During the practices before the main event at the Barber Motorsports Park, Allmendinger was showing speed early with lap times that were not too far off the front-runners. He eventually qualified 10th for the race out of 26 cars. Throughout the beginning of the race, he proved that the speed he was showing in practice was not a fluke. He made his way from 10th to seventh early on and battled the front-runners for the first half of the race. Teammate Will Power, who excels on tracks like Barber Motorsports Park, even had a hard time keeping up with Allmendinger early on. His strong first run would not end the way he planned, however. After having a problem with the car stalling on pit road, Allmendinger was forced to settle with a 19th place finish.

This finish, however, does not reflect the impressive run Allmendinger actually had, which is something many others caught on to, including his teammates and car owner. To try and give Allmendinger more seat time and keep him behind the wheel on the No. 2 IndyCar, Penske decided to add another race to his new driver’s schedule which he will pay for out-of-pocket. Because the original deal covered only two races, IZOD had only signed on to sponsor those original two races, but if IZOD or another company will jump on board to sponsor Allmendinger in more races, Penske stated that he would not hesitate to run him more.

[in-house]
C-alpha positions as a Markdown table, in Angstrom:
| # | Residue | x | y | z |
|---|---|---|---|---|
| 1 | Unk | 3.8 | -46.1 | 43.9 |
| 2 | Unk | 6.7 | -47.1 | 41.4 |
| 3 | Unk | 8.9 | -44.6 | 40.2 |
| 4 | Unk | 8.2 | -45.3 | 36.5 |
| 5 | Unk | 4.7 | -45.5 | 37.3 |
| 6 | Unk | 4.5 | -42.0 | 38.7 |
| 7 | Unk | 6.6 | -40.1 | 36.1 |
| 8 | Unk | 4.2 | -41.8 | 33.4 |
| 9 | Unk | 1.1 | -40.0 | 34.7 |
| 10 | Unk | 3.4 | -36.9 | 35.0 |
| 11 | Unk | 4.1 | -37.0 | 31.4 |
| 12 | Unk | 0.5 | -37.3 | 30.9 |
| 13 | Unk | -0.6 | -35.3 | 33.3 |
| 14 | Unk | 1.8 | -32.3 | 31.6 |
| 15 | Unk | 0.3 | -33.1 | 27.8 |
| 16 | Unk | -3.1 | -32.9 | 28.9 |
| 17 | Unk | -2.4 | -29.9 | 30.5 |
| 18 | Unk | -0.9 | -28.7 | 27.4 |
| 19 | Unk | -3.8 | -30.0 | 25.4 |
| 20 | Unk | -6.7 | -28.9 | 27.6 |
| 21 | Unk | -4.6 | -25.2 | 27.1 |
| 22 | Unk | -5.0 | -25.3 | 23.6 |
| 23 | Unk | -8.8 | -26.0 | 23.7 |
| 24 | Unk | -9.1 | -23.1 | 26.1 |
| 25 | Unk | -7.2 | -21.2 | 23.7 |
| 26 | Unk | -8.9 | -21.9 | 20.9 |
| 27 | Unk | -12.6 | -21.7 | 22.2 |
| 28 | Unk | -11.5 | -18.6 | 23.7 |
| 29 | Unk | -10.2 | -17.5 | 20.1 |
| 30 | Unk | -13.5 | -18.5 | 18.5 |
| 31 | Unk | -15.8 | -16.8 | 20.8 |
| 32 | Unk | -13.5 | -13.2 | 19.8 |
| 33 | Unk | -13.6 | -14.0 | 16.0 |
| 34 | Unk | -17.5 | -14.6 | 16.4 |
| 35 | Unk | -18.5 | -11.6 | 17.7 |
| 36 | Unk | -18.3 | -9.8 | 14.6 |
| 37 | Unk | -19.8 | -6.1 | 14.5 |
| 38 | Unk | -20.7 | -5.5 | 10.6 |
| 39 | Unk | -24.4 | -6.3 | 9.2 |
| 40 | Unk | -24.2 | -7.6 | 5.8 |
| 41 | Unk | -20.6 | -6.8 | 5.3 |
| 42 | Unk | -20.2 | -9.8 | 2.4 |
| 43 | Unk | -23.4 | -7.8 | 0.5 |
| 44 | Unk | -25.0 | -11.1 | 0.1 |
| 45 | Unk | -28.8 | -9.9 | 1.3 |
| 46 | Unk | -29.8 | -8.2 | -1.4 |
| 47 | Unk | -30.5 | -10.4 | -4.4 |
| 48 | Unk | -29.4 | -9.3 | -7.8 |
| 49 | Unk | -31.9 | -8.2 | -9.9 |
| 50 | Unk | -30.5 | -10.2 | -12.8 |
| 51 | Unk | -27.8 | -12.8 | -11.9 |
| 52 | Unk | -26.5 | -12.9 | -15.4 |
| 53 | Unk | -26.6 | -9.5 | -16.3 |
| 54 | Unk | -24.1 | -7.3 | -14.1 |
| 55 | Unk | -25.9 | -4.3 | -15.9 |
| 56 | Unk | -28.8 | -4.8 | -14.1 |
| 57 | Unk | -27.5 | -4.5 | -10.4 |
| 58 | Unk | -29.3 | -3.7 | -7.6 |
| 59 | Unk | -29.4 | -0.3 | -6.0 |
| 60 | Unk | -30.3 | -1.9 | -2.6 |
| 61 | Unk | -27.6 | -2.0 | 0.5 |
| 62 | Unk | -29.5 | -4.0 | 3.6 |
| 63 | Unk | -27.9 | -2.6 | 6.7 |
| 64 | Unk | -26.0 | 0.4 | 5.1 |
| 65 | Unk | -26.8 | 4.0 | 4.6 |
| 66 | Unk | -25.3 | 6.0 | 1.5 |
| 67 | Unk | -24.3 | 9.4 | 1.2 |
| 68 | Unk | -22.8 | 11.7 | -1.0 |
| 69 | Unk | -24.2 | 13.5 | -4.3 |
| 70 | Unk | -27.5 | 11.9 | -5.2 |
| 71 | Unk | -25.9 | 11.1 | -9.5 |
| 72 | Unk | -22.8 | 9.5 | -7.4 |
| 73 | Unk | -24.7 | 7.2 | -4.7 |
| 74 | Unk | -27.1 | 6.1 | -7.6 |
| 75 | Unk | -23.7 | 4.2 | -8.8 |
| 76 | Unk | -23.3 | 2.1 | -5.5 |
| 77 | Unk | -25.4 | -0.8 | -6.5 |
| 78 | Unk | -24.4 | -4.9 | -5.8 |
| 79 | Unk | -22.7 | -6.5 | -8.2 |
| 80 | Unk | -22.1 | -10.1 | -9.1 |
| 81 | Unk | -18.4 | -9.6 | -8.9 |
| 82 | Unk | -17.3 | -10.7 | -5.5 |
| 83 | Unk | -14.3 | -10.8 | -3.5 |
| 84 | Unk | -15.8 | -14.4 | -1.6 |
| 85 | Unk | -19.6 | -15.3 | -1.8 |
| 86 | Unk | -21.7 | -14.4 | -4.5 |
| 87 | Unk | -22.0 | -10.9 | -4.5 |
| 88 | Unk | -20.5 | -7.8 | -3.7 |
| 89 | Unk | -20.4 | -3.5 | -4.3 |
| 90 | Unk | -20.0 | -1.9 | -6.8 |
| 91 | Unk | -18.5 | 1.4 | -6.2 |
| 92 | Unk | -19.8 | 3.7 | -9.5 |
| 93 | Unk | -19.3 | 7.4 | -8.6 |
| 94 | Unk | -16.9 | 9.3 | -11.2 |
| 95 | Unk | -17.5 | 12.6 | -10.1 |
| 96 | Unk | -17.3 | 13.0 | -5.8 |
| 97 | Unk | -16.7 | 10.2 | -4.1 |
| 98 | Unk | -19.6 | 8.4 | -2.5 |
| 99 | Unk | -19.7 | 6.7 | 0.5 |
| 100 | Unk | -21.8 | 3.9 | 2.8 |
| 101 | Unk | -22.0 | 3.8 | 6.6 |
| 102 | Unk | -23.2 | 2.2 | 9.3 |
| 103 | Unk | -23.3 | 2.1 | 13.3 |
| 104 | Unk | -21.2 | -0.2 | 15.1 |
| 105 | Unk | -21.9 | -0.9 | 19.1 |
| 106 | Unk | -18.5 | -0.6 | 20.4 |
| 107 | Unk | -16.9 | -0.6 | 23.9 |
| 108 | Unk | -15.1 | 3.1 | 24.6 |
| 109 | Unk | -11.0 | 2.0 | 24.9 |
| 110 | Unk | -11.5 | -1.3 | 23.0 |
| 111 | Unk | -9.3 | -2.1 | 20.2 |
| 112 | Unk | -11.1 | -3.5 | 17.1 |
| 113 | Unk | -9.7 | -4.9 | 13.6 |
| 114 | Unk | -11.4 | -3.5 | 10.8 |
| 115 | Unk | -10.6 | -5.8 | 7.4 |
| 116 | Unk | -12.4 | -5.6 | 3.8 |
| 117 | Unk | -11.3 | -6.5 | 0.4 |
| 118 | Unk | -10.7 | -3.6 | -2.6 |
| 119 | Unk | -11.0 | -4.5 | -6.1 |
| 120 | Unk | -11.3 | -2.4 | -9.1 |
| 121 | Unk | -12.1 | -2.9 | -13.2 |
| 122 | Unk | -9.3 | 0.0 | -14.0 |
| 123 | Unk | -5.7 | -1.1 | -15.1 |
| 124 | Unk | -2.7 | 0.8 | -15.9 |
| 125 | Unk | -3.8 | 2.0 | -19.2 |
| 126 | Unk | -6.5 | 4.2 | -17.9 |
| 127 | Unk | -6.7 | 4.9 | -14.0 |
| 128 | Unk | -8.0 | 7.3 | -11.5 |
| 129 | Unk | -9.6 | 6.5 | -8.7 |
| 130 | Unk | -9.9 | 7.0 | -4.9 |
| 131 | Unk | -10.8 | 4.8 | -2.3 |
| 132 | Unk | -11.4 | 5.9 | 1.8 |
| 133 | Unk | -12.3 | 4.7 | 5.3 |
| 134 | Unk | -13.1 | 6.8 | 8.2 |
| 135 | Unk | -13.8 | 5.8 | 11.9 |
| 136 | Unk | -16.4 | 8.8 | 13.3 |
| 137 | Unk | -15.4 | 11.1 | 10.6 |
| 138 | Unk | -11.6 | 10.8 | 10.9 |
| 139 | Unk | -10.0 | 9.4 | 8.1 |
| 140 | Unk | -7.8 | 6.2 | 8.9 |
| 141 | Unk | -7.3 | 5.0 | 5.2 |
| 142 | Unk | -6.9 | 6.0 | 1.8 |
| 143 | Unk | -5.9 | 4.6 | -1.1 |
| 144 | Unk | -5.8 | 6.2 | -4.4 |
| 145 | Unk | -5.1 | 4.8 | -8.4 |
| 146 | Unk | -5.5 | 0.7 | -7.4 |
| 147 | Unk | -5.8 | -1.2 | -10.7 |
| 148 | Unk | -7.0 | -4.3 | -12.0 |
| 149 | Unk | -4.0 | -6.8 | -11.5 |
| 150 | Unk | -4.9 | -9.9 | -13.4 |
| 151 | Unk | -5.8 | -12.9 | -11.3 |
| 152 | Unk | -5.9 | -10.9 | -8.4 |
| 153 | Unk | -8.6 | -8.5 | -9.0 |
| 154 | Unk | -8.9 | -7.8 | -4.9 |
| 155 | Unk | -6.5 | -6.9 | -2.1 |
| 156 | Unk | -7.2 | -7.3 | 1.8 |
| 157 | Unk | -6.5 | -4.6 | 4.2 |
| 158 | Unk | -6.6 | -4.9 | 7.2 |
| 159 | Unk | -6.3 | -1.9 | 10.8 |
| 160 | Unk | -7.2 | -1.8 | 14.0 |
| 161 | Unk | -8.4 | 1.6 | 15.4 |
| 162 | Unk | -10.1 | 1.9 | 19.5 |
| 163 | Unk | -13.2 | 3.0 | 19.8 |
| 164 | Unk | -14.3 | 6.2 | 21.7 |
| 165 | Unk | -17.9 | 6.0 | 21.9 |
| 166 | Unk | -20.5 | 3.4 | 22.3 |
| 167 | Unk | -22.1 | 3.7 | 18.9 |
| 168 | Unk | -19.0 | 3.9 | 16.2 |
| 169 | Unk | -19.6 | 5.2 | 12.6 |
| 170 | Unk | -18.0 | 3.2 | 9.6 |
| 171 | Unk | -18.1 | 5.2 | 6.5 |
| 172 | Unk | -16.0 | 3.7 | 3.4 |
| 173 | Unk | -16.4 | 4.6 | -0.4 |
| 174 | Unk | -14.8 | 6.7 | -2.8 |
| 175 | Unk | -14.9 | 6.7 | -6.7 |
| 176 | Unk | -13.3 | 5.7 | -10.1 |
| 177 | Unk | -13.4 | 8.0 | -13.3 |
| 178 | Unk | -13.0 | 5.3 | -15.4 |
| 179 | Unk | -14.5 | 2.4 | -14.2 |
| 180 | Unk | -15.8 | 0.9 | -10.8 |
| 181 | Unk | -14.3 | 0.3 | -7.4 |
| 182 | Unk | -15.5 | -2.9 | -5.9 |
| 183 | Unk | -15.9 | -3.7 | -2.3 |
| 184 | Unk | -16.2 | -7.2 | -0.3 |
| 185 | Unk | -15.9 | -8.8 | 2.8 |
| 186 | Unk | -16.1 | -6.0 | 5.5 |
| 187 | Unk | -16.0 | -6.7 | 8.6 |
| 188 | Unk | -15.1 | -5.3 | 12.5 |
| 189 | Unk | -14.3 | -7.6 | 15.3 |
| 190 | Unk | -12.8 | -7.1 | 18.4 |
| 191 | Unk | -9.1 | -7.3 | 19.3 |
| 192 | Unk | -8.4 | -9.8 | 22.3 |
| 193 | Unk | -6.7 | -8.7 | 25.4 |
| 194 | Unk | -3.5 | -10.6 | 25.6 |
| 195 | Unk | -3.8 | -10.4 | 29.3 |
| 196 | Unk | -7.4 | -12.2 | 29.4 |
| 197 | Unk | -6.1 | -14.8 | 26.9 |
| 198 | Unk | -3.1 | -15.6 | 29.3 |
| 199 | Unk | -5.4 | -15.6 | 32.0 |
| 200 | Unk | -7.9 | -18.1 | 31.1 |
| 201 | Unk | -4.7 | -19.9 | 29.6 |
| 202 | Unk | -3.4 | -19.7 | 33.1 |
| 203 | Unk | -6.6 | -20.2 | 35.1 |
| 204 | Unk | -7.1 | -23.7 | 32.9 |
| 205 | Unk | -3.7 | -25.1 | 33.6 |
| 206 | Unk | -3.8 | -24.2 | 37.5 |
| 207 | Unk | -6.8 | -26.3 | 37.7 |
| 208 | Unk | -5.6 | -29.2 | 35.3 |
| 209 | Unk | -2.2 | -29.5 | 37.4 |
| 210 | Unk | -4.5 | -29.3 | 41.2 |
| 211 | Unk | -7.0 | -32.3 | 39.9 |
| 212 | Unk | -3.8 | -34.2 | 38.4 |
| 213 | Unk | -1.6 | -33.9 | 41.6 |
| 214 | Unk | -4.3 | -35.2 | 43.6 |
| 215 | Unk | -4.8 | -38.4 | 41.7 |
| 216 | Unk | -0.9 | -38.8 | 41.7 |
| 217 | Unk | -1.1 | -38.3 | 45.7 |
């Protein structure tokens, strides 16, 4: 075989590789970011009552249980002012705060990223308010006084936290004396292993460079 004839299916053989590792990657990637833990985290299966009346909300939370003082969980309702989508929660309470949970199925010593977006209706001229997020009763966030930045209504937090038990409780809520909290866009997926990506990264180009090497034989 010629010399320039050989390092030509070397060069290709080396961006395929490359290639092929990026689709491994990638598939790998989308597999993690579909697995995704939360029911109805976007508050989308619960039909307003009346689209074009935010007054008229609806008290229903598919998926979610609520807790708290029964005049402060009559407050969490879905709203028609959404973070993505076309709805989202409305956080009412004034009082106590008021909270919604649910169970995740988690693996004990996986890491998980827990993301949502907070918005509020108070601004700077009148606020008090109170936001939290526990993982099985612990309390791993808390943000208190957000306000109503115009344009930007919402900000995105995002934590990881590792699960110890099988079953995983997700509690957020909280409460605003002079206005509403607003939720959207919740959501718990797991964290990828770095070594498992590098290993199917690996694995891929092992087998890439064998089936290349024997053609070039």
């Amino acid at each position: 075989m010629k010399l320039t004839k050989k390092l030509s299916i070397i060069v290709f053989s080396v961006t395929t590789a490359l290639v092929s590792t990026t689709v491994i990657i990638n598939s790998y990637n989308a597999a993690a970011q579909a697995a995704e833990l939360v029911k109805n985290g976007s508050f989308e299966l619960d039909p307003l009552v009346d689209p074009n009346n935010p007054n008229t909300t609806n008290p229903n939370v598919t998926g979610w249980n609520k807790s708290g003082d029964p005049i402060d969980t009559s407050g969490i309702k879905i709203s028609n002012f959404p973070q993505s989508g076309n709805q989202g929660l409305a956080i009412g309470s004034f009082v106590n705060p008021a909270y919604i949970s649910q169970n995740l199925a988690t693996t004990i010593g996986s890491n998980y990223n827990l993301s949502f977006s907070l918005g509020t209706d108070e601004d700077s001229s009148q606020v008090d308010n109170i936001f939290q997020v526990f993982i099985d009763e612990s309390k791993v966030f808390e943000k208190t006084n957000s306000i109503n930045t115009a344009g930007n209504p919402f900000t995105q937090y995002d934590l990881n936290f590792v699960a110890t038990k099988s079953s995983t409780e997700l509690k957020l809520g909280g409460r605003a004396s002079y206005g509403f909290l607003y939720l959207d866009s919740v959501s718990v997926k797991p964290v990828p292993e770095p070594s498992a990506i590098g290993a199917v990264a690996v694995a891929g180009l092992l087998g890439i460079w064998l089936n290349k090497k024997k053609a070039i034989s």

No matter how many races he gets in IndyCar this year, he won’t have to wait long each week to get behind the wheel of a race car, as he has also picked up a part-time ride in NASCAR with Phoenix Racing. They are an underfunded team with fewer than 20 people working in their shop, yet Allmendinger is defying the odds and continues to show the potential Penske sees in him. His finishes have been 11th, 16th and 13th respectively, which may seem mediocre, but with the limited resources Phoenix Racing has, these finishes hold more ground and value than Patrick getting finishes comparable to those with her multimillion dollar funded team. In those races he had beaten the likes of NASCAR champions Tony Stewart, Jeff Gordon, Jimmie Johnson and Kurt Busch, who drove the Phoenix Racing car last year. So if the media wants to report on mid-ranged finishes, they should focus instead on the drivers that actually work for it and treat that finish as a win because they know they made enough money for their team to go to the next race.

Allmendinger is creating a true comeback story of which he is still on the first chapter. I would expect to see more strong finishes in his NASCAR races and an increased schedule on the IndyCar side. Thanks to Penske’s commitment to help Allmendinger, a talented racecar driver who may otherwise have wasted away will be behind the wheel of a racecar—potentially even the Indianapolis 500-winning car.